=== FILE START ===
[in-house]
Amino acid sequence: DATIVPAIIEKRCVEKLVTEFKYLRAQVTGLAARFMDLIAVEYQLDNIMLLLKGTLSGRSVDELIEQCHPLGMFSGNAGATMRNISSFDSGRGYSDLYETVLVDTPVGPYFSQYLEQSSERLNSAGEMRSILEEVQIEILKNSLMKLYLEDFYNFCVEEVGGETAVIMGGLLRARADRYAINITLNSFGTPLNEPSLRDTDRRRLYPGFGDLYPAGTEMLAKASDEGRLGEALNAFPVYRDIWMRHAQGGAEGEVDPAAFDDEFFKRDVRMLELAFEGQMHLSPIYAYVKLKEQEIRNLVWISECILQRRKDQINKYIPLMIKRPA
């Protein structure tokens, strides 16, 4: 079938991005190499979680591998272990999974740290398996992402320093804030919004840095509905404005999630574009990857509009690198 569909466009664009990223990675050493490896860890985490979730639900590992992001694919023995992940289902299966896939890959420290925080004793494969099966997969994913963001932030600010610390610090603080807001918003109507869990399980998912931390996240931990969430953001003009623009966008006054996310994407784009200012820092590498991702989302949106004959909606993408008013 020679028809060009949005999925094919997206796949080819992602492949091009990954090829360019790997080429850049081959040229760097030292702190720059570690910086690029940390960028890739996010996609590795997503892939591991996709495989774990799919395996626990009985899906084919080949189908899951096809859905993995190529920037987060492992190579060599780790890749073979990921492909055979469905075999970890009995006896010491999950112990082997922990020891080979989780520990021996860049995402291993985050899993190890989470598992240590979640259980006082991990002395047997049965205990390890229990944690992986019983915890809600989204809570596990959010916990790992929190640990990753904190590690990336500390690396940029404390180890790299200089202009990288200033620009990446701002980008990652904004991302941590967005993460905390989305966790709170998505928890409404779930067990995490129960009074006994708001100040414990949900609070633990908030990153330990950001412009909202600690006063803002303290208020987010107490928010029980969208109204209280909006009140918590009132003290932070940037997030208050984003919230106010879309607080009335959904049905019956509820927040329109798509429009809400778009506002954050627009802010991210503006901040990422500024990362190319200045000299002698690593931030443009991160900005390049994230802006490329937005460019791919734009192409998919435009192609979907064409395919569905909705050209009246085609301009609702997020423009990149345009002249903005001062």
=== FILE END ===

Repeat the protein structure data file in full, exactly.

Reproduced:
[in-house]
Amino acid sequence: DATIVPAIIEKRCVEKLVTEFKYLRAQVTGLAARFMDLIAVEYQLDNIMLLLKGTLSGRSVDELIEQCHPLGMFSGNAGATMRNISSFDSGRGYSDLYETVLVDTPVGPYFSQYLEQSSERLNSAGEMRSILEEVQIEILKNSLMKLYLEDFYNFCVEEVGGETAVIMGGLLRARADRYAINITLNSFGTPLNEPSLRDTDRRRLYPGFGDLYPAGTEMLAKASDEGRLGEALNAFPVYRDIWMRHAQGGAEGEVDPAAFDDEFFKRDVRMLELAFEGQMHLSPIYAYVKLKEQEIRNLVWISECILQRRKDQINKYIPLMIKRPA
């Protein structure tokens, strides 16, 4: 079938991005190499979680591998272990999974740290398996992402320093804030919004840095509905404005999630574009990857509009690198 569909466009664009990223990675050493490896860890985490979730639900590992992001694919023995992940289902299966896939890959420290925080004793494969099966997969994913963001932030600010610390610090603080807001918003109507869990399980998912931390996240931990969430953001003009623009966008006054996310994407784009200012820092590498991702989302949106004959909606993408008013 020679028809060009949005999925094919997206796949080819992602492949091009990954090829360019790997080429850049081959040229760097030292702190720059570690910086690029940390960028890739996010996609590795997503892939591991996709495989774990799919395996626990009985899906084919080949189908899951096809859905993995190529920037987060492992190579060599780790890749073979990921492909055979469905075999970890009995006896010491999950112990082997922990020891080979989780520990021996860049995402291993985050899993190890989470598992240590979640259980006082991990002395047997049965205990390890229990944690992986019983915890809600989204809570596990959010916990790992929190640990990753904190590690990336500390690396940029404390180890790299200089202009990288200033620009990446701002980008990652904004991302941590967005993460905390989305966790709170998505928890409404779930067990995490129960009074006994708001100040414990949900609070633990908030990153330990950001412009909202600690006063803002303290208020987010107490928010029980969208109204209280909006009140918590009132003290932070940037997030208050984003919230106010879309607080009335959904049905019956509820927040329109798509429009809400778009506002954050627009802010991210503006901040990422500024990362190319200045000299002698690593931030443009991160900005390049994230802006490329937005460019791919734009192409998919435009192609979907064409395919569905909705050209009246085609301009609702997020423009990149345009002249903005001062």